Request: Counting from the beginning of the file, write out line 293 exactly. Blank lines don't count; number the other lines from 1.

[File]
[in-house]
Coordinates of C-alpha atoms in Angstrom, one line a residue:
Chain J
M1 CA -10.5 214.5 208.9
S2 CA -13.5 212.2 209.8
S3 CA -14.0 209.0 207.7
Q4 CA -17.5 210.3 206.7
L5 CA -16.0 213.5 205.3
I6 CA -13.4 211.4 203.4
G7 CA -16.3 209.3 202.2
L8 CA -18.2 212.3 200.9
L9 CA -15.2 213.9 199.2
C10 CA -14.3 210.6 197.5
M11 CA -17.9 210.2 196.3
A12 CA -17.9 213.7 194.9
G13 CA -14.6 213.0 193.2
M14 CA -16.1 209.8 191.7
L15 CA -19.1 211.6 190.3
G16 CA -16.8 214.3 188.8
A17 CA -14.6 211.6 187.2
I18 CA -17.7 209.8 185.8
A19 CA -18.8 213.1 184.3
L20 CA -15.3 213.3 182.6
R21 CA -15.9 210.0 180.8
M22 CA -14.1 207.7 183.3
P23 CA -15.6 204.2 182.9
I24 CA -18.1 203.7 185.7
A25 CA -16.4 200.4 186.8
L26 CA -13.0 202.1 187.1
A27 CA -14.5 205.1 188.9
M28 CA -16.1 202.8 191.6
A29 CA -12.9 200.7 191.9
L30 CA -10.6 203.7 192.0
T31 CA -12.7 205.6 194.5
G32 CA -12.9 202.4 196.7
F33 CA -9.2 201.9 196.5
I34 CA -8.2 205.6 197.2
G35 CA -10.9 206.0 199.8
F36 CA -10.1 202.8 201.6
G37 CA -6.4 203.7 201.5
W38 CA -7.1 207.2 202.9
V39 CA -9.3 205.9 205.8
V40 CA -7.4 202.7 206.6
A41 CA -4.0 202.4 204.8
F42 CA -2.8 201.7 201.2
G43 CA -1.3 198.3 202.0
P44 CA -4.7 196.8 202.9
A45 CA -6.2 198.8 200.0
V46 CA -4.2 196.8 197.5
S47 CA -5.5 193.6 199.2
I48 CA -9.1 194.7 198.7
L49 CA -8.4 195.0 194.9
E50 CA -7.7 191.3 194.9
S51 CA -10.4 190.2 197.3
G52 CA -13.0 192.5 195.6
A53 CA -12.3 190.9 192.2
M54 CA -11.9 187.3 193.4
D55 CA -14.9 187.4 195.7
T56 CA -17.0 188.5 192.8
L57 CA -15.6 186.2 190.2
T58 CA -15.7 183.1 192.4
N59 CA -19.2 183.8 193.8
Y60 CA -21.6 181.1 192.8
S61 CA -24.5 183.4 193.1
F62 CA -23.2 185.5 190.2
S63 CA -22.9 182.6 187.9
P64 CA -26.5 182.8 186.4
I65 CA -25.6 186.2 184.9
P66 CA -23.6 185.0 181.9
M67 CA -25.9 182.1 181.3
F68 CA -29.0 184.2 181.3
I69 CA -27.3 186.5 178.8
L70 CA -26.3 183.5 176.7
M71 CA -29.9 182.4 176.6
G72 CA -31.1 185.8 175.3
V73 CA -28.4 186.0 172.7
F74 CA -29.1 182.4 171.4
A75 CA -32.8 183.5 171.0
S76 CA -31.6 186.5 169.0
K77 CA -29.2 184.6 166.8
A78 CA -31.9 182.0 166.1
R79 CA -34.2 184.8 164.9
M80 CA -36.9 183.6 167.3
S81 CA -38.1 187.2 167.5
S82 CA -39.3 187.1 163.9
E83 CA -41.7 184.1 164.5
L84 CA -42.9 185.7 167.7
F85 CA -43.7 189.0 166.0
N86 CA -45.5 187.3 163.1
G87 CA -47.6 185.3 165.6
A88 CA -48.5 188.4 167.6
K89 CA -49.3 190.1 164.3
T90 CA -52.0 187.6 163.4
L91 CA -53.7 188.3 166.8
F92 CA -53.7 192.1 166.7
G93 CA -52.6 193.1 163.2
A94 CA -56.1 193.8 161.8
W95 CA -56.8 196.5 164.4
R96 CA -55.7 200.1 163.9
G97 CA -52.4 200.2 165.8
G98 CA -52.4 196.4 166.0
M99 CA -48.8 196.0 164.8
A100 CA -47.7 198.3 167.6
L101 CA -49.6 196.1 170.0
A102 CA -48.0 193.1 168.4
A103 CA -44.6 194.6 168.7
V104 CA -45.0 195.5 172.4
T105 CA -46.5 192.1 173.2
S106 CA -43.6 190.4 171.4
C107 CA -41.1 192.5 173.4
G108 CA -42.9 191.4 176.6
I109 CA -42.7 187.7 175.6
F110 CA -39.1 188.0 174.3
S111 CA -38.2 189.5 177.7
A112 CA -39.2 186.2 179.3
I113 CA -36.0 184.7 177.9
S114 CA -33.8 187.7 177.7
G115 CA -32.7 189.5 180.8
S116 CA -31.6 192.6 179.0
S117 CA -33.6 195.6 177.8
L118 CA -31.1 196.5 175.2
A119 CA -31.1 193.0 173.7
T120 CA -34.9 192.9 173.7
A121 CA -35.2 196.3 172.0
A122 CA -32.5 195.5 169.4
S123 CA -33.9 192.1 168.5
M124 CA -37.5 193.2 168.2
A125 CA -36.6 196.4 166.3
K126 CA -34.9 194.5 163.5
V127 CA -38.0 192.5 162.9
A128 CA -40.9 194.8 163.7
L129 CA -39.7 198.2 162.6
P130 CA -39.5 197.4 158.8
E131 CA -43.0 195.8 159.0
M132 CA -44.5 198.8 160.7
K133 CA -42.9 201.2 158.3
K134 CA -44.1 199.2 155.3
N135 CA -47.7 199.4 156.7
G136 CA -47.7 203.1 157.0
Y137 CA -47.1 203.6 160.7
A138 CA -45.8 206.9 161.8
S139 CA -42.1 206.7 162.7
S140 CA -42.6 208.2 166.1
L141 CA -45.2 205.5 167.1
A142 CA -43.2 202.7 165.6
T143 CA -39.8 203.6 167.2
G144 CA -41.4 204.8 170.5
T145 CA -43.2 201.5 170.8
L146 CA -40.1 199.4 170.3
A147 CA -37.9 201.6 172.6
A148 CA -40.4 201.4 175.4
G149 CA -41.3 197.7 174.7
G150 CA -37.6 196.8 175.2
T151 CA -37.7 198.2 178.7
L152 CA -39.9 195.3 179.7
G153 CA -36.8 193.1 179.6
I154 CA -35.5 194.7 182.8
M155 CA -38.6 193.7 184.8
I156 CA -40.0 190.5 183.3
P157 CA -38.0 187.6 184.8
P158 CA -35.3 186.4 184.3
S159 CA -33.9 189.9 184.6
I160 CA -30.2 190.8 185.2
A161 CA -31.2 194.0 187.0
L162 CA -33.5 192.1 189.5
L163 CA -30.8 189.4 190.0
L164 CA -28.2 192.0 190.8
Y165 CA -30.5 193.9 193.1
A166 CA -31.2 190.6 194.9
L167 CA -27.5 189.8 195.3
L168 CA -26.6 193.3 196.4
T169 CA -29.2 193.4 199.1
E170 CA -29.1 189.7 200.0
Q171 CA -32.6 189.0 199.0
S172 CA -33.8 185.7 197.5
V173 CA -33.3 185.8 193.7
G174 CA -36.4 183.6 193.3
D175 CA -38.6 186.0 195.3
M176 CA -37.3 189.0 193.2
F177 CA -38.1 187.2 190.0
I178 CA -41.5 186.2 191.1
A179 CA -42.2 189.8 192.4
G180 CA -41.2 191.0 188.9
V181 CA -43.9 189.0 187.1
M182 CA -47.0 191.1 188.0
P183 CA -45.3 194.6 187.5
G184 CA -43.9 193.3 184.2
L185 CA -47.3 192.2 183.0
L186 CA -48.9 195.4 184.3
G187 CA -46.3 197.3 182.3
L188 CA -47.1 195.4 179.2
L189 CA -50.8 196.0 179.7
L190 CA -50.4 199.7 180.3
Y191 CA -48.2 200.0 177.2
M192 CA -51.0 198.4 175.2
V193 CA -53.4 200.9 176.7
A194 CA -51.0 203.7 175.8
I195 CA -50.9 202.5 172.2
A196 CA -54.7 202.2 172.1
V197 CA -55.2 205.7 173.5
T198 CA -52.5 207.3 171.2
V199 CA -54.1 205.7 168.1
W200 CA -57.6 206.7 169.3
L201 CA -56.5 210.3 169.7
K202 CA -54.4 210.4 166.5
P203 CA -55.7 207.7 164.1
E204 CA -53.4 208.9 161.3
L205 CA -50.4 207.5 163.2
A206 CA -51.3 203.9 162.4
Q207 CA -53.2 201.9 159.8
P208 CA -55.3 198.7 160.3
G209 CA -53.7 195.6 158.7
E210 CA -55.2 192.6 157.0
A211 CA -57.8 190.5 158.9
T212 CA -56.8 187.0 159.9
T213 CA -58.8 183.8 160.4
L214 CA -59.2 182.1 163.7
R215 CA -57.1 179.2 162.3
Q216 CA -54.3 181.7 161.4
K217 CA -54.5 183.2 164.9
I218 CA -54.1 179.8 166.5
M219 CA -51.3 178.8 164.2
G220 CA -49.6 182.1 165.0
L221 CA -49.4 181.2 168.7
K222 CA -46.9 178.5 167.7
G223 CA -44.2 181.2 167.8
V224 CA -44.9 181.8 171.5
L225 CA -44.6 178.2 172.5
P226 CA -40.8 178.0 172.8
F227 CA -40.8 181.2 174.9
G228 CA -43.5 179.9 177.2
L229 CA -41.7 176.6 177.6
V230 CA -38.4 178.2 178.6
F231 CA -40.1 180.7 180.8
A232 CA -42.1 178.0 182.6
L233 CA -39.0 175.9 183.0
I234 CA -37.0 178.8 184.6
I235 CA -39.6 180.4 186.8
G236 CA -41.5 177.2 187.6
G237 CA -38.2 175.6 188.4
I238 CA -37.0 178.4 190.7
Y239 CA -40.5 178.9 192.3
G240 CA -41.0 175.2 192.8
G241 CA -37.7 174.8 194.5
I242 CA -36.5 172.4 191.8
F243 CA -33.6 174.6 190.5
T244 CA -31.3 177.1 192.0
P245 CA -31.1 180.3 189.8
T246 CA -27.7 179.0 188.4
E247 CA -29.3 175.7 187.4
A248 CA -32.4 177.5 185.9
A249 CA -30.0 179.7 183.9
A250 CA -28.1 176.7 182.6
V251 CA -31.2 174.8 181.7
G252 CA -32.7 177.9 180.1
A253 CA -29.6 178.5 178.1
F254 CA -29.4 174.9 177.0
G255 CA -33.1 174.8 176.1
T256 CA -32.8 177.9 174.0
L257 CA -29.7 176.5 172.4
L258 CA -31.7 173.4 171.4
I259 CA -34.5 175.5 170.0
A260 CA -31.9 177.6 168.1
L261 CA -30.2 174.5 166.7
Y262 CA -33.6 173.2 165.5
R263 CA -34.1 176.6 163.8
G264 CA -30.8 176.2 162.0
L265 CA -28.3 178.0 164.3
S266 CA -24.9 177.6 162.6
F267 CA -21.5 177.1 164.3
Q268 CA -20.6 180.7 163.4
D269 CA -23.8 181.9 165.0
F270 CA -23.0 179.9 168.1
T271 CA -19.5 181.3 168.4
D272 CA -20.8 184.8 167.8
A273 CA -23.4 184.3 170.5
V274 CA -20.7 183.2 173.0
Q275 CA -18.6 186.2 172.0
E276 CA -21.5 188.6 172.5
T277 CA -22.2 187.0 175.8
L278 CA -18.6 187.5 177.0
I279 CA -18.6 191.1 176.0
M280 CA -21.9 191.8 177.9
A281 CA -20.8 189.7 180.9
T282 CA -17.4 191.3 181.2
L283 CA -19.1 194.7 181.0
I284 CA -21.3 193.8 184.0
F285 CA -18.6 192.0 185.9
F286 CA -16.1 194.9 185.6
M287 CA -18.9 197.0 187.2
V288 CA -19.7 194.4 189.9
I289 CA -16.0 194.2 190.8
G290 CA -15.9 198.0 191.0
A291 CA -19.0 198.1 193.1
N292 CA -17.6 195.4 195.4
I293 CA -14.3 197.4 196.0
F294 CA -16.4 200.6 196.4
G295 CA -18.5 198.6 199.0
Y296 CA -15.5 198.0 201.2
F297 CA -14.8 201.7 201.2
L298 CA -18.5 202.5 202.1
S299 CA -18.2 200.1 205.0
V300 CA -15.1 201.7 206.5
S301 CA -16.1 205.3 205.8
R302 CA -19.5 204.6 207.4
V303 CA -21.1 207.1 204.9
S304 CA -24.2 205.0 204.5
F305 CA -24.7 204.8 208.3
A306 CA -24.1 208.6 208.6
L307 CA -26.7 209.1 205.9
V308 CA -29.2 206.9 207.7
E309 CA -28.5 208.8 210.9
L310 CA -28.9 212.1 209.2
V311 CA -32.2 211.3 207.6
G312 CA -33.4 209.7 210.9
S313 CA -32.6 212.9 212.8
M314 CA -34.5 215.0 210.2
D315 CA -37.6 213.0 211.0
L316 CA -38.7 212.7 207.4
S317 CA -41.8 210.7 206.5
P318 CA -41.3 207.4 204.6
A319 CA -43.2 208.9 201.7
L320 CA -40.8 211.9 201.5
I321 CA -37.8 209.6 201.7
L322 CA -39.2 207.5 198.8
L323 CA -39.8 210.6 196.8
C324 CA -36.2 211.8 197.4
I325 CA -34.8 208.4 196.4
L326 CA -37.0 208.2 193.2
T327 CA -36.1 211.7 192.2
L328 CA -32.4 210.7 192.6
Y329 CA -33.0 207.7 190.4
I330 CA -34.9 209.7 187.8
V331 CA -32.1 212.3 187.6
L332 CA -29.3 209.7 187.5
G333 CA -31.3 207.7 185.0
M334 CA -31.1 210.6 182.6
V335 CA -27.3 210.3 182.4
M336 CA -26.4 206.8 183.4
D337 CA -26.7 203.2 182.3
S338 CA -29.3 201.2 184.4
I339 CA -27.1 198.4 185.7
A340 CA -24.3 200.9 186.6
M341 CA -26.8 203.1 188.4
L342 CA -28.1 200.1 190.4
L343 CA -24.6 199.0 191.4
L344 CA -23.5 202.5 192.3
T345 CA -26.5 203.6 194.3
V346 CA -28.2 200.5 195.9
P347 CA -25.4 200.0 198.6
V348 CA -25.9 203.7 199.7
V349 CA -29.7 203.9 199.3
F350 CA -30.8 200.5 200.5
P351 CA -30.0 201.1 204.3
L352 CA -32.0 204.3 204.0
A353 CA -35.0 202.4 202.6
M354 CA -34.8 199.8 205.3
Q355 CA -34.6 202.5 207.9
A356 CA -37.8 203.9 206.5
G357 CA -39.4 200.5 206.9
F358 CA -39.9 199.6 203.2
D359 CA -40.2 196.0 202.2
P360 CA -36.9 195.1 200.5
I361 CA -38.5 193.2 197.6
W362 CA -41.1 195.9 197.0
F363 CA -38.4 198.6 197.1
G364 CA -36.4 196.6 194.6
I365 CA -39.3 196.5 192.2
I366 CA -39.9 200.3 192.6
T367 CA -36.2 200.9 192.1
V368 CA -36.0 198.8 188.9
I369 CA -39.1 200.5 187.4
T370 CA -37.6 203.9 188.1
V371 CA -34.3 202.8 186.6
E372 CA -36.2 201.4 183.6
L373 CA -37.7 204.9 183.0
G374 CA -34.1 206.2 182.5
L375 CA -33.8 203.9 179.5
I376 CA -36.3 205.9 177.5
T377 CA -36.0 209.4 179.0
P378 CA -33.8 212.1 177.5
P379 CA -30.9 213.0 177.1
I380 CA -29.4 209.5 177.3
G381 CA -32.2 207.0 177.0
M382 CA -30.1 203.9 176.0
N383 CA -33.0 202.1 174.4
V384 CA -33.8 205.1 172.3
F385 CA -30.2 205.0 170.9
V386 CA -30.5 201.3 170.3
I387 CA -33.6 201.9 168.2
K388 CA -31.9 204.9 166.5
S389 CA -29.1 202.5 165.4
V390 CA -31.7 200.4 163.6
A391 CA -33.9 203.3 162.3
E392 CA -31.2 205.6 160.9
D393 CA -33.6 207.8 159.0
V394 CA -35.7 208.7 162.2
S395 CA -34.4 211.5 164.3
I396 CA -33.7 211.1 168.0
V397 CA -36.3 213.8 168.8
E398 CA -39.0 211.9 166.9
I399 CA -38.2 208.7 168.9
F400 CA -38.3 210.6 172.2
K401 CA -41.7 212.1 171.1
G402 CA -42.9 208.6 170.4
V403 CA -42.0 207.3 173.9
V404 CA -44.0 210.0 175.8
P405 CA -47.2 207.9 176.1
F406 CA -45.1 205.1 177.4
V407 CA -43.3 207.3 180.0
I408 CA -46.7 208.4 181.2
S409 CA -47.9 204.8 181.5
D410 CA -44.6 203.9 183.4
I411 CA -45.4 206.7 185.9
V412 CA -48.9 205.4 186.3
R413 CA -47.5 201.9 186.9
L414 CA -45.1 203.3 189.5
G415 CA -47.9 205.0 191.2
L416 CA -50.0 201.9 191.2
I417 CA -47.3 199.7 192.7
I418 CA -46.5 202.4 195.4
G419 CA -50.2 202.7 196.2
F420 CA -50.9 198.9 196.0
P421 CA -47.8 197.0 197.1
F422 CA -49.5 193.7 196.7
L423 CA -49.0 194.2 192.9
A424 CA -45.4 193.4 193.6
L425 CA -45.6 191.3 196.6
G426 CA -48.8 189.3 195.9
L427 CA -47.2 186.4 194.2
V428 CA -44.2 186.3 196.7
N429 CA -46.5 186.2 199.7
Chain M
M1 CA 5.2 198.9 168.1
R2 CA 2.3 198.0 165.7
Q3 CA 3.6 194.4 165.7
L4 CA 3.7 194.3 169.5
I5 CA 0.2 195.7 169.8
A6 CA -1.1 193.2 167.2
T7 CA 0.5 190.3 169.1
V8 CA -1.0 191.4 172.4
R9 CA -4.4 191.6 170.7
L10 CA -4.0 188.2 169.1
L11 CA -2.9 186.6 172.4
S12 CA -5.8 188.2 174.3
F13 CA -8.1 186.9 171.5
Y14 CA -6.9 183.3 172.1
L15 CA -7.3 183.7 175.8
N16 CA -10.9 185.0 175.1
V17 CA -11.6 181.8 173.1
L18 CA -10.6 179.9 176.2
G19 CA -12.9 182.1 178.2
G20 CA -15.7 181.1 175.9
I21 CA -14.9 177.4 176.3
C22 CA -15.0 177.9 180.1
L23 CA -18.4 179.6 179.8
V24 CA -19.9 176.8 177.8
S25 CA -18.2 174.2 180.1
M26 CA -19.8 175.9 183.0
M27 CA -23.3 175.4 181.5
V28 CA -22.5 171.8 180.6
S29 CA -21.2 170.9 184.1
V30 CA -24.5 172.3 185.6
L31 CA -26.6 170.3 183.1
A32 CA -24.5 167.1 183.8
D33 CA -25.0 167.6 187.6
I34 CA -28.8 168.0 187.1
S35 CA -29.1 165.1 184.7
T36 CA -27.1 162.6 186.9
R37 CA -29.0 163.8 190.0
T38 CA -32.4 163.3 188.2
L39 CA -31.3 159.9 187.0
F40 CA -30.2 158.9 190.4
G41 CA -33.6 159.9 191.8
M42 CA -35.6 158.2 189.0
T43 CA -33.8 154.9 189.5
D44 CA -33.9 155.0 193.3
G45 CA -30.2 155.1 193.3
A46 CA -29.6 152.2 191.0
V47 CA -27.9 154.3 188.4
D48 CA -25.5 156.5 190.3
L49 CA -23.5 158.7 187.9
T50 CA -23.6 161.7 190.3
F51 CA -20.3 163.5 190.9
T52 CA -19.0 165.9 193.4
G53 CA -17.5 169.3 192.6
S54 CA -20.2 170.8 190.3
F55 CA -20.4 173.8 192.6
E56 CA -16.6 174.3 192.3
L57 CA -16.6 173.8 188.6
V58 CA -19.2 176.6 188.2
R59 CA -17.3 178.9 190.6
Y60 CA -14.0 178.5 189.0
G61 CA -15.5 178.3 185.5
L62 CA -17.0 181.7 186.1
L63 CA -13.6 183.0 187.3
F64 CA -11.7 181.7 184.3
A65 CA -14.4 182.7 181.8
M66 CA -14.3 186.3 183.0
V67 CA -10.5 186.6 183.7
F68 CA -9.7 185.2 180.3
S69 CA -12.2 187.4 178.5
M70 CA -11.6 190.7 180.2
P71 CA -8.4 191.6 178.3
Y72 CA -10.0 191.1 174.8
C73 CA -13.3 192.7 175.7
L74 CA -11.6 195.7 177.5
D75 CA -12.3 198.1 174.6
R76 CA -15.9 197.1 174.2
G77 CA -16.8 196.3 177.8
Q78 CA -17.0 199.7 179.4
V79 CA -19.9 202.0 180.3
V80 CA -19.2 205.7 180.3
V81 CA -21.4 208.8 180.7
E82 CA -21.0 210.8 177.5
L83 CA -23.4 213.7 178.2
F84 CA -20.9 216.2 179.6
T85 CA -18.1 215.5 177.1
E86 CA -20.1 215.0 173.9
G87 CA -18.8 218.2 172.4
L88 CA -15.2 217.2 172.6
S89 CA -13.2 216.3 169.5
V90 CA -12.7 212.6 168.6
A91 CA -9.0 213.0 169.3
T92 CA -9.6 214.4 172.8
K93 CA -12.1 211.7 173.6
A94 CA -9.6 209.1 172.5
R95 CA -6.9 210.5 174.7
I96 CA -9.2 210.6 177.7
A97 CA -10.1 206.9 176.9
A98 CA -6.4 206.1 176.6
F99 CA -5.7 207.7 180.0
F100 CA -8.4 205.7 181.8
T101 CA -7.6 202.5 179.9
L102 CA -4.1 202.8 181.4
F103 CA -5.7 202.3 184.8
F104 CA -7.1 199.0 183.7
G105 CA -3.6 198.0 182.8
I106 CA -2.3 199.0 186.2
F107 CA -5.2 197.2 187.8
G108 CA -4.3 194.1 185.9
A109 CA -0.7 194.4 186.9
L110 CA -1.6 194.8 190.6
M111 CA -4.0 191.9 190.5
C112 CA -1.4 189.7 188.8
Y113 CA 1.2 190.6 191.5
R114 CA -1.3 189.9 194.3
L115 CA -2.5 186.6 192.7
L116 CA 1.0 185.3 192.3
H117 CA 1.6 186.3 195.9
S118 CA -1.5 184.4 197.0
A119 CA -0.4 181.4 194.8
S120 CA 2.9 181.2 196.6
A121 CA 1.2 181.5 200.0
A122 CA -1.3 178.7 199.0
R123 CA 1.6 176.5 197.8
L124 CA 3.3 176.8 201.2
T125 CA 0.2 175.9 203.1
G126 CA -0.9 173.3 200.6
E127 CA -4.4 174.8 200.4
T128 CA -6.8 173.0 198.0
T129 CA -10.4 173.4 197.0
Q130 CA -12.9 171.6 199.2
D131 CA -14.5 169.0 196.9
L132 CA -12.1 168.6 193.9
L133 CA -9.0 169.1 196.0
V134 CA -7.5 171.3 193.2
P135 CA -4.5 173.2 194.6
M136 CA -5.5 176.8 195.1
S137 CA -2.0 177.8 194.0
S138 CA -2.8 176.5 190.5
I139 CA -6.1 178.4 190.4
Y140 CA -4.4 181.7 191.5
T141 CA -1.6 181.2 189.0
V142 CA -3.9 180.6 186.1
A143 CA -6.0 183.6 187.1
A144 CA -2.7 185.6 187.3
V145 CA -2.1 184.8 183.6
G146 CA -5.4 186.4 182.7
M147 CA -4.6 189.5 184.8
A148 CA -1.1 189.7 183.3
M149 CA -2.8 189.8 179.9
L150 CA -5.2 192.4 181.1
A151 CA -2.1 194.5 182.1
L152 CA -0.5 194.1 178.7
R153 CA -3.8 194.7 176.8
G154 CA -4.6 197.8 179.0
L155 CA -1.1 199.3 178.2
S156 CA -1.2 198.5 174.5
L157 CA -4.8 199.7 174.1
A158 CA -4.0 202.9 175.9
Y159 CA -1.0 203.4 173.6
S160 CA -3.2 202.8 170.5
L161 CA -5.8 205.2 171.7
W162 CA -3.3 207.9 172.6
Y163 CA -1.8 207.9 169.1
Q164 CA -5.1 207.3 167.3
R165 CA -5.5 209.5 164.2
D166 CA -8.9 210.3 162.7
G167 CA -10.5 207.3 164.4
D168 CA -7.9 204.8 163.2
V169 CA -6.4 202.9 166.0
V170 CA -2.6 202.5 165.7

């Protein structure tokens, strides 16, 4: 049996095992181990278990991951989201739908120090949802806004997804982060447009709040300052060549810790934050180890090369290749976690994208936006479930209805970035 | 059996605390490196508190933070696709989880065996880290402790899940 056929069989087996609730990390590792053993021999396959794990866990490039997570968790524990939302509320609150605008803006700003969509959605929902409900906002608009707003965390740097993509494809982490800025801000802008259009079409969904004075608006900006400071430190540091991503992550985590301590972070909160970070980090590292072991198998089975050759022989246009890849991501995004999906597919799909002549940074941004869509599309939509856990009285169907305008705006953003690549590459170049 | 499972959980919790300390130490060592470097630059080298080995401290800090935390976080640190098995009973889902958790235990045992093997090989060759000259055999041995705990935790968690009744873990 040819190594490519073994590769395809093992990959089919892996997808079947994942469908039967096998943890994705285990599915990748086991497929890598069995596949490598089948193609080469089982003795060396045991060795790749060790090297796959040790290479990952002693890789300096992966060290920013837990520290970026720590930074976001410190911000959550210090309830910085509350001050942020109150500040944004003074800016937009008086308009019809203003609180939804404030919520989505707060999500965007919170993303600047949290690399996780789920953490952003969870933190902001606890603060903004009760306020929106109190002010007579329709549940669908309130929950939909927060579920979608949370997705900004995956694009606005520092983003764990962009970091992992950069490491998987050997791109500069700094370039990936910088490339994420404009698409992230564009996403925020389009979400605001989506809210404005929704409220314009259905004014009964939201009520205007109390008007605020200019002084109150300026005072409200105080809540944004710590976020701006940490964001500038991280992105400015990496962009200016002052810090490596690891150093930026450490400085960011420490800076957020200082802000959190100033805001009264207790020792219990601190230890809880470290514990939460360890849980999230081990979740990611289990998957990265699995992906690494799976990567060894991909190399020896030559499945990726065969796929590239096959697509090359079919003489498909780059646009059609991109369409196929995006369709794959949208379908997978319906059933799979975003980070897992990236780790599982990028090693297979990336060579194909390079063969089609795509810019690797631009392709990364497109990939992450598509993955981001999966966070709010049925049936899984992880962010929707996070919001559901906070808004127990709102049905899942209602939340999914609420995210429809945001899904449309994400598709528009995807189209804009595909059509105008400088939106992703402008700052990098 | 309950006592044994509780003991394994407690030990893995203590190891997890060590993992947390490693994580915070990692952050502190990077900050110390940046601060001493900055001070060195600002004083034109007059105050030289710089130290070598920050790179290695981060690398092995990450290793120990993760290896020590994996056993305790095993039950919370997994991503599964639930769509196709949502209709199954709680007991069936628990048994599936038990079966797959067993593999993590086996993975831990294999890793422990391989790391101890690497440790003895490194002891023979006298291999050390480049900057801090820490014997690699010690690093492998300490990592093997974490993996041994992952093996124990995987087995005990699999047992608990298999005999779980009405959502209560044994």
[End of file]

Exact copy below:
G290 CA -15.9 198.0 191.0